I continue to learn valuable lessons about evangelism by interviewing recent converts. Hearing what they report as significant in their journey from darkness to light encourages and instructs for further outreach.
Most of the people I’ve talked to tell me they heard the gospel from friends they trust. This reinforces what many people have written about the need to “earn the right to be heard” or “pave the way for preaching.” I recall the oft-quoted admonition, “People don’t care how much you know until they know how much you care.”
One book even insists that people “will not” listen until trust has been established. While I certainly see the need to build trust and express the truth within a context of love, I wonder if some have overstated this case.
And then I heard Nora’s account of her conversion.
In high school, Nora “got into the wrong crowd.” (That’s how she described it). I tried not to let my jaw drop too dramatically as she recounted experiences with alcohol, drugs, and sex. She said she developed a reputation as a harsh blasphemer who loved to embarrass Christians with her foul mouth attacks on their faith. She wore T-shirts with offensive messages about Jesus just to enrage her religious classmates.
When she arrived at college, she chose to maintain the same reputation so that “Christians would know, right away, not to mess with me.” Her expletive-laced attire found a new audience to shock.
Then, one day, as she walked across campus, she was handed a card advertising an event sponsored by a Christian organization on campus. The topic for discussion at the meeting would be, “Who Goes to Heaven?” She almost threw the card on the ground but resisted due to her concern for the environment. But the question on the card nagged at her.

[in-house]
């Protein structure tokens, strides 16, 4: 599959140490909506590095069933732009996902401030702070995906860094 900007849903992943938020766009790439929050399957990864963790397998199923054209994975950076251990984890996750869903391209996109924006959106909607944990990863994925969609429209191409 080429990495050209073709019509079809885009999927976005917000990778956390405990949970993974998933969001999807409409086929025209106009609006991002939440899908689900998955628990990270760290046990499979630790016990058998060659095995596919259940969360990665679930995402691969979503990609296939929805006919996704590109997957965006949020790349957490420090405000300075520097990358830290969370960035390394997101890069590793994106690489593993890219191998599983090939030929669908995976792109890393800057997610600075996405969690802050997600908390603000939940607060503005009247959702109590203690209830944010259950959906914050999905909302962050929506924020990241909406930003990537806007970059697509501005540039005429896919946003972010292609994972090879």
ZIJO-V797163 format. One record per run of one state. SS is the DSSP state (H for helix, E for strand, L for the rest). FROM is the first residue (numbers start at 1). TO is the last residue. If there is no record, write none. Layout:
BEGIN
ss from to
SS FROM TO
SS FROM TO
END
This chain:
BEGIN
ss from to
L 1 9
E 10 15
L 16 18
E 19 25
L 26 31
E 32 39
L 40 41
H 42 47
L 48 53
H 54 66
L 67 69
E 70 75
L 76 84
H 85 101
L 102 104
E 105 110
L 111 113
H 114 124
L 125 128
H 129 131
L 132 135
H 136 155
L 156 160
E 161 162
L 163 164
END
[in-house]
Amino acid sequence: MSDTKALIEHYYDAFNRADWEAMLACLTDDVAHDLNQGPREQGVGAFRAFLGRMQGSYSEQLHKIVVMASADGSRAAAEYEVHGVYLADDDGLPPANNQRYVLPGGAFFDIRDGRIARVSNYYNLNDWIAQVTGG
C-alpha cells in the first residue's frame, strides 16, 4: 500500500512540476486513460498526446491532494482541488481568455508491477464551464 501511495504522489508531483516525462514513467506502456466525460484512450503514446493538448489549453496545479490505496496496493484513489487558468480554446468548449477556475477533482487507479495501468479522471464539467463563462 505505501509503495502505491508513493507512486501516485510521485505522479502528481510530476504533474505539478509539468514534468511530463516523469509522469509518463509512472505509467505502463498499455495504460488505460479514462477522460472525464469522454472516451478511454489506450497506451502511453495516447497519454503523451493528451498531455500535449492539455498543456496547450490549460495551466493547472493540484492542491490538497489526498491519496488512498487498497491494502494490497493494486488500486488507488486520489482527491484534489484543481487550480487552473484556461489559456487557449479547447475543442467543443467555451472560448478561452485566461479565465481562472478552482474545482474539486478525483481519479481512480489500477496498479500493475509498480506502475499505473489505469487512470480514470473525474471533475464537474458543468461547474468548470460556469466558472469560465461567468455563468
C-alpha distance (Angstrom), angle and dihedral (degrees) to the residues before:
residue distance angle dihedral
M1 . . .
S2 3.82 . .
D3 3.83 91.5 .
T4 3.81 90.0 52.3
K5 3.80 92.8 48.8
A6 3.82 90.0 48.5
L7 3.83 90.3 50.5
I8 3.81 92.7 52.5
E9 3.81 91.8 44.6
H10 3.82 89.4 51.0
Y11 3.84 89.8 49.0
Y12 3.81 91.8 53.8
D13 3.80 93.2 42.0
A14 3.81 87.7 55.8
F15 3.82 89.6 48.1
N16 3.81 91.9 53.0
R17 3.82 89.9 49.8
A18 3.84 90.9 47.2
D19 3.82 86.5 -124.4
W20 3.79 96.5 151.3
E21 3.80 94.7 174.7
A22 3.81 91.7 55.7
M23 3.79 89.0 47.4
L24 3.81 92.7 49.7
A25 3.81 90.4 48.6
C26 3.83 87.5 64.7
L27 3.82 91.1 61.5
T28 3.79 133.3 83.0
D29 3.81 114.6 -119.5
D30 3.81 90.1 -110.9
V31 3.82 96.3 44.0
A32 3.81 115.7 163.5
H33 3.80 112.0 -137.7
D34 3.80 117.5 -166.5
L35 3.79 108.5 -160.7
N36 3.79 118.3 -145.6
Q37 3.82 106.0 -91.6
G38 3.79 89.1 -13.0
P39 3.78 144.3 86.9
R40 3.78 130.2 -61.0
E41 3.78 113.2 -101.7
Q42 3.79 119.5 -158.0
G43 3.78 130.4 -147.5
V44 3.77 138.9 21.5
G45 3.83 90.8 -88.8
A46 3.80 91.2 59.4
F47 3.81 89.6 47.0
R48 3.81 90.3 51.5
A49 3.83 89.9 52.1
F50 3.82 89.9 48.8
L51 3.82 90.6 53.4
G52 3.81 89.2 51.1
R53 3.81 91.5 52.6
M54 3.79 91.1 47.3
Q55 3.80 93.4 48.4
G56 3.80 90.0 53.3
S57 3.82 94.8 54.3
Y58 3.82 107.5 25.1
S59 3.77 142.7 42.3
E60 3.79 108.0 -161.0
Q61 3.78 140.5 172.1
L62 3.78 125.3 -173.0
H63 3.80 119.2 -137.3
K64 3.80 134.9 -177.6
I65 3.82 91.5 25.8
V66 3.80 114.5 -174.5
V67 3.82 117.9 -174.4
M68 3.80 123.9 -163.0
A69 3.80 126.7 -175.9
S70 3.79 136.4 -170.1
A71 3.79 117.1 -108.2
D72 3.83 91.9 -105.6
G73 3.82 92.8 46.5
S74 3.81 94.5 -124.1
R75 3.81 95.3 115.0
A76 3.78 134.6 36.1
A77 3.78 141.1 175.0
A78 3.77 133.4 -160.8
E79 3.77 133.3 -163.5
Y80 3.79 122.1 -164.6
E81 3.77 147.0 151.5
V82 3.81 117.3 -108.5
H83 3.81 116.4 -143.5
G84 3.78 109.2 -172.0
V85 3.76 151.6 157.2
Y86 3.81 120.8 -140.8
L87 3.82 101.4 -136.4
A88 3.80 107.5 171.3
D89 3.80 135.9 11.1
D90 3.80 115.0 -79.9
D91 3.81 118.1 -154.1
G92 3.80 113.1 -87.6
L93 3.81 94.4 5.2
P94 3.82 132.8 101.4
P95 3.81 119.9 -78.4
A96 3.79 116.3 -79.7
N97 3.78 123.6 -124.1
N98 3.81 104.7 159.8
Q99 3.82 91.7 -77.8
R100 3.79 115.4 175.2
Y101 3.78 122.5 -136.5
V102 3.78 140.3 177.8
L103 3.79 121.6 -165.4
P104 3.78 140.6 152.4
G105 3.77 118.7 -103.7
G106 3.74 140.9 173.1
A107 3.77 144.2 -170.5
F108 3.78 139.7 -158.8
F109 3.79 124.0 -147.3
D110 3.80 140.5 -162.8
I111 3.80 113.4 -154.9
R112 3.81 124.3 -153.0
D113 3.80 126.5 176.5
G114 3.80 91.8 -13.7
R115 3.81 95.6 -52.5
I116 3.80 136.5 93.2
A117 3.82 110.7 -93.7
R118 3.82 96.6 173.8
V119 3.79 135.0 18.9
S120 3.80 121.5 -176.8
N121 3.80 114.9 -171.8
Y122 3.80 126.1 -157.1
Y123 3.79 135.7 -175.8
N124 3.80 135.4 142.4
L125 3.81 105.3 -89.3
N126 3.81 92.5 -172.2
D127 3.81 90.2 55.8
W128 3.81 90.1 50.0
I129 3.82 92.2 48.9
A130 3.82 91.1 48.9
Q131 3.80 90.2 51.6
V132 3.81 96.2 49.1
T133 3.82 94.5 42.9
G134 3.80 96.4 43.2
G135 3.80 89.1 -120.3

So she went back to the girl who gave her the card and asked her, “Well…can you tell me who goes to heaven? That’s an important topic and I’ve actually been wondering that very question.” The card-distributor chose to set up an appointment to talk later rather than stop her work of publicity. This began a two-month-long, one-on-one Bible study between Nora and the young women who, it turns out, was on the staff of a Christian organization serving on that campus.
As Nora elaborated, she offered this insight. “Even though I was wrestling with the very issues I was mocking, I couldn’t admit it to anyone who knew me. I needed someone anonymous to talk to. It had to be a stranger.”
So….just when we thought we figured out the key ingredient for evangelistic fruitfulness, we are reminded that God can use a variety of means to get his gospel through to unsaved people. Sure, friendships and trust-filled relationships can pave the way for the gospel. But, for some people, anonymous strangers may be what God uses.
Consider that some people may be just like Nora – unable to admit to their friends that, behind their public persona, is someone seeking a different path. Wouldn’t it make sense that anonymity would connect well with Orthodox Jews, devout Muslims, out and proud gays, vocal feminists, unashamed drug users, and wearers of profanity-filled T-shirts!